18 August. Subhas Chandra Bose, leader of the Indian National Army, dies in a Taiwanese plane crash en route from Malaya to the Japanese home islands. The news staggers the Malayan Indian community from which he has just departed. Wreaths quickly adorn the INA war memorial in Singapore whose foundation stone Bose had laid only weeks earlier. One of the first actions of the British on their return to Singapore is, on 6 September, to demolish the memorial.
20 August. Representatives from the military and the newly formed civilian ‘Japanese Association’ select a site for an internment camp where Japanese civilians in Syonan can await repatriation. Japanese propaganda papers announce publically that Japan has surrendered, printing the imperial rescript on surrender in its entirety. Similar internment camps were constructed throughout Asia.
30 August. Two days after an advance party of U.S. Army airborne forces secures Atsugi aerodrome near Tokyo, General MacArthur arrives by plane. Meanwhile U.S. marines come ashore in Tokyo Bay in full combat gear and clearly prepared for Japanese treachery. The next day MacArthur assumes command of the Japanese government in Tokyo. This is the first time in its history that Japan is occupied by a foreign power.
25 August. Mountbatten’s chief of staff, General ‘Boy’ Browning, advises his commander to urgently renegotiate the troop integration issue with Aung San and other PBF commanders. Few soldiers of the Patriotic Burmese Forces are currently being selected for the Burmese Army, most being discharged. SACSEA in Kandy is alarmed that PBF/resistance troops might go underground as many soldiers have not surrendered their weapons.
2 September. In parallel with Ho Chi Minh’s independence declaration in Hanoi, a massive demonstration is staged in Saigon. Local reconciliation is hard ly promoted when ICP and Vanguard Youth leaders exclude Trotskyists and the Hoa Hao Buddhist group from any lead role in the event. The vast demonstration (as many as one million people, it is later claimed) is mostly peaceful but, after shots are fired at the crowd, some violence breaks out against French residents and those perceived to be their associates and collaborators. A French version of events reaches Rangoon, souring British attitudes towards the Viet Minh in advance of Gracey’s departure for Saigon.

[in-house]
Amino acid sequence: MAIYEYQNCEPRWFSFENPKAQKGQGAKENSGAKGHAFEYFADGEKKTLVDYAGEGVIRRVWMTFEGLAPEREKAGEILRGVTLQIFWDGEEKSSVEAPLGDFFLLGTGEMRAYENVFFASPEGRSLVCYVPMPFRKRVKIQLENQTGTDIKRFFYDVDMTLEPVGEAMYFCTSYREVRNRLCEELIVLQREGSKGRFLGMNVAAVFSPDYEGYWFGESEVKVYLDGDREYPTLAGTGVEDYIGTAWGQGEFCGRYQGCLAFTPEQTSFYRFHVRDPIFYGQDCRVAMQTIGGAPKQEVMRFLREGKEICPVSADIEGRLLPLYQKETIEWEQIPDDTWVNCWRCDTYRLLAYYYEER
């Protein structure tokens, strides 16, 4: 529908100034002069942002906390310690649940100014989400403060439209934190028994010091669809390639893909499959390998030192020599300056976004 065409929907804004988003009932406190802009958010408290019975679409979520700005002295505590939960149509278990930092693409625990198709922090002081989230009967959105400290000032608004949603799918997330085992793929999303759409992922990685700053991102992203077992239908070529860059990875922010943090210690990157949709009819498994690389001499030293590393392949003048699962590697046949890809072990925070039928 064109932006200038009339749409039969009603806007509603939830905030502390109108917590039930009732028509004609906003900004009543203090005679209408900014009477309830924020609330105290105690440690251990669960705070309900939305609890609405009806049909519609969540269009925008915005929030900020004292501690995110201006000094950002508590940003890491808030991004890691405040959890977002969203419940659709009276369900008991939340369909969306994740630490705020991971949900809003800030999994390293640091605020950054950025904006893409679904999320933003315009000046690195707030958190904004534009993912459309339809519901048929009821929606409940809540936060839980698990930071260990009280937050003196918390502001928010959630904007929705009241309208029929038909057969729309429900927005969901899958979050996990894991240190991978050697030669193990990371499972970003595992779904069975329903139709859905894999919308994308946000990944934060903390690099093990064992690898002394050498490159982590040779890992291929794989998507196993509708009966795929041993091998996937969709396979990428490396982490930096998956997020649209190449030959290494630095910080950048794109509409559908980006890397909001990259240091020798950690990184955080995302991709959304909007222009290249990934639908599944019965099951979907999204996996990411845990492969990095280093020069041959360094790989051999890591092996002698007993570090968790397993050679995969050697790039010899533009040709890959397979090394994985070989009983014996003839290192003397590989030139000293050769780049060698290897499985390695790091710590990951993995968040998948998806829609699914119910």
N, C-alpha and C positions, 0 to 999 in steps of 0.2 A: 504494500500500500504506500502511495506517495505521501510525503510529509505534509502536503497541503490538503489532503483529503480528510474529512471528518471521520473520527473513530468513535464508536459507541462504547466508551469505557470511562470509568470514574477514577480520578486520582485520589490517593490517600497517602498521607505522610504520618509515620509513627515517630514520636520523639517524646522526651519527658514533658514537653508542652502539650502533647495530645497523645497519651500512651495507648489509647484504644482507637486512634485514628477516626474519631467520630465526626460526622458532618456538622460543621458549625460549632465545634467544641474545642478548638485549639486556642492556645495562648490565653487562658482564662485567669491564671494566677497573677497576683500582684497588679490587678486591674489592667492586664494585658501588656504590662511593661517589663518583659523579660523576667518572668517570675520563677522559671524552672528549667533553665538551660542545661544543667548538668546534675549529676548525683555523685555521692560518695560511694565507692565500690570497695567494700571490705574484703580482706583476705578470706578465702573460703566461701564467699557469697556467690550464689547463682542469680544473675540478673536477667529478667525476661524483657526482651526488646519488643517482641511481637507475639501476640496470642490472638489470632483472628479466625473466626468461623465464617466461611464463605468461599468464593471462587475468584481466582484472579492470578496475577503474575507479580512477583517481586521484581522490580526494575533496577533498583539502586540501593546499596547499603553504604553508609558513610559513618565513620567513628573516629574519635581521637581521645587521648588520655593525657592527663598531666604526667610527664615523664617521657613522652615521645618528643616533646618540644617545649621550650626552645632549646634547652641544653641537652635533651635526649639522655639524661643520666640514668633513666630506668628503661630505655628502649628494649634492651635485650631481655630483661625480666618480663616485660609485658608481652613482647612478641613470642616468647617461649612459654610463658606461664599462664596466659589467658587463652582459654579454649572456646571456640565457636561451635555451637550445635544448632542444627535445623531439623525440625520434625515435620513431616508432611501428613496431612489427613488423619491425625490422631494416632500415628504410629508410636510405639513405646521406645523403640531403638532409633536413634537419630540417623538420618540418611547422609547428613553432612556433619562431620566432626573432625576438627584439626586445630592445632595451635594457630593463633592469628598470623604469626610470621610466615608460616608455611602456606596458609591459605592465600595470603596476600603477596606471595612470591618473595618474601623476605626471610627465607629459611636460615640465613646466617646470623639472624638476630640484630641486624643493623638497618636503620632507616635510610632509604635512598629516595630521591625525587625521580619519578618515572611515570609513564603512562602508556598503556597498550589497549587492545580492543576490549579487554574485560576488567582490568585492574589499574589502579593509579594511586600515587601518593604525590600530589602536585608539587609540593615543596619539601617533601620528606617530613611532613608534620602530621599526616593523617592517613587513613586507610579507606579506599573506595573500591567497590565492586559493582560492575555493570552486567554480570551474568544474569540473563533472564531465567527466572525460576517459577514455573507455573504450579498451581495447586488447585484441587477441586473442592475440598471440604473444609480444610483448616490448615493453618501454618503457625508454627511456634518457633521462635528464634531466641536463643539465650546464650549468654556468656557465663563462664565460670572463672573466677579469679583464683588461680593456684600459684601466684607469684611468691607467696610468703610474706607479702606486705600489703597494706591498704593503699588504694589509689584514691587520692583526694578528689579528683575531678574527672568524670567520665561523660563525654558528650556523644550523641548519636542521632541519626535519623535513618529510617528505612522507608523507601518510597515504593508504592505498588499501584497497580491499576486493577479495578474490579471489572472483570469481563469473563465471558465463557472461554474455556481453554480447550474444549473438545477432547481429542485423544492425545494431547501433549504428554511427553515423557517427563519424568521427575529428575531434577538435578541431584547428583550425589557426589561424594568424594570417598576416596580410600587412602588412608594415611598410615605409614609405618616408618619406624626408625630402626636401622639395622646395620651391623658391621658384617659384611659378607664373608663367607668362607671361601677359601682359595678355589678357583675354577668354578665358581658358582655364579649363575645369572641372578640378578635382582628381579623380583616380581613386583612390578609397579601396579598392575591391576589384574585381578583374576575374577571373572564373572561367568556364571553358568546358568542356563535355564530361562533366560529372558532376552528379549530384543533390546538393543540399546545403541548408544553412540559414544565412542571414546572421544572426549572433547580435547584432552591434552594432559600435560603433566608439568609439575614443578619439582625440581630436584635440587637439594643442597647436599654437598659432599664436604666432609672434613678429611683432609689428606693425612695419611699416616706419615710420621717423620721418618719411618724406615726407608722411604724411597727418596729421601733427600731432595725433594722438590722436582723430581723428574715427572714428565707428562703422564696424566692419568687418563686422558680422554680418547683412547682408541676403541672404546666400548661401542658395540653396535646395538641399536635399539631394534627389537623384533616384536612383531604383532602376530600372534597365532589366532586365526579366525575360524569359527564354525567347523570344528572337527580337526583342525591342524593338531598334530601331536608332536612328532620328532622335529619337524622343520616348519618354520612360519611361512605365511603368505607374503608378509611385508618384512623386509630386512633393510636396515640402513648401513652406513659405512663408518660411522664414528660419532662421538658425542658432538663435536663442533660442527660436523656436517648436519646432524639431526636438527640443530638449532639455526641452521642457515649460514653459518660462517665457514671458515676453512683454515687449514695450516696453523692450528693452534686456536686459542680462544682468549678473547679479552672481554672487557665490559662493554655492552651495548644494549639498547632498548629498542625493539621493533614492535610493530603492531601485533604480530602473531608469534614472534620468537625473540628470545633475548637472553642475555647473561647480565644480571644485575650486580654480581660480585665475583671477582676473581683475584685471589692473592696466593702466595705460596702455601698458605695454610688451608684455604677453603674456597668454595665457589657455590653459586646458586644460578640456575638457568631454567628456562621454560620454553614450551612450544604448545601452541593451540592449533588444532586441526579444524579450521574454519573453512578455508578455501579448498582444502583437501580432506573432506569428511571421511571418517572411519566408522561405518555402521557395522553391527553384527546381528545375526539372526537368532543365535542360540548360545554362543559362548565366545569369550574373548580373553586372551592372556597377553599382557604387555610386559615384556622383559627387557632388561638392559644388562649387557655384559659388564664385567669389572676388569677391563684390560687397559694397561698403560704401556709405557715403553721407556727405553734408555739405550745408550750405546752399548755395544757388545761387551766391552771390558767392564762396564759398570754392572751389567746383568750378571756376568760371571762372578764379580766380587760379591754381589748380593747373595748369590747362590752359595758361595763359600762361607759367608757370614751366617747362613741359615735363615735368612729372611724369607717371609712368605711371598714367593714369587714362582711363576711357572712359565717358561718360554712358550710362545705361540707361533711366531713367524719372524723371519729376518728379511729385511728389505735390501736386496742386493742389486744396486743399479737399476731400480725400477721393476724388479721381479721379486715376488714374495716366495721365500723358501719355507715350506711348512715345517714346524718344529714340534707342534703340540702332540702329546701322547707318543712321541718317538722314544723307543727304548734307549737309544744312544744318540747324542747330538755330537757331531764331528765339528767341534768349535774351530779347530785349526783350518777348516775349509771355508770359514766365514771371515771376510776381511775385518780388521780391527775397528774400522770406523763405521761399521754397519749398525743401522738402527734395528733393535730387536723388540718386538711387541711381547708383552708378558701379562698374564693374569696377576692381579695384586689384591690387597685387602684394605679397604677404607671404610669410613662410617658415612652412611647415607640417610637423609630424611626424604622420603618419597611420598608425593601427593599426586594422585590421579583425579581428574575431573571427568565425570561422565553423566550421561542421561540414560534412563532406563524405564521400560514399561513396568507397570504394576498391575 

7 September. Following a two-day conference at SEAC headquarters, the future shape of the Burma Army is reached. Participants include Mountbatten, Aung San, PBF commanders, high-ranking British military officers, returning Governor Dorman-Smith, civil representatives of the AFPFL, and colonial officials. The Kandy Agreement determines that 5,200 troops and 200 officers of the PBF will be accepted as the core of the regular Burma Army, which will be gradually transformed into a professional, Burmese army. The British also give official ‘war credit’ to Burmese resistance fighters.
19 August. A Japanese delegation arrives in Manila for a meeting with General Douglas MacArthur and U.S. officials to finalize surrender details. While travelling to and from the airport, the Japanese have to be protected from angry Filipinos threatening to attack them. At the same time, the Philippine Army begins demobilizing. Its units are no longer needed to invade Japan.
27 August. Concerned about the power vacuum and growing disorder across Southeast Asia, Lord Mountbatten first protests against the restrictions imposed on SEAC by General Order No. 1 then evades them. He instructs Field Marshal Terauchi to send a delegation to Rangoon, where a preliminary surrender agreement is signed. Next day, Mountbatten names General Douglas Gracey as commander of the Allied forces (including French troops) to be despatched to Saigon.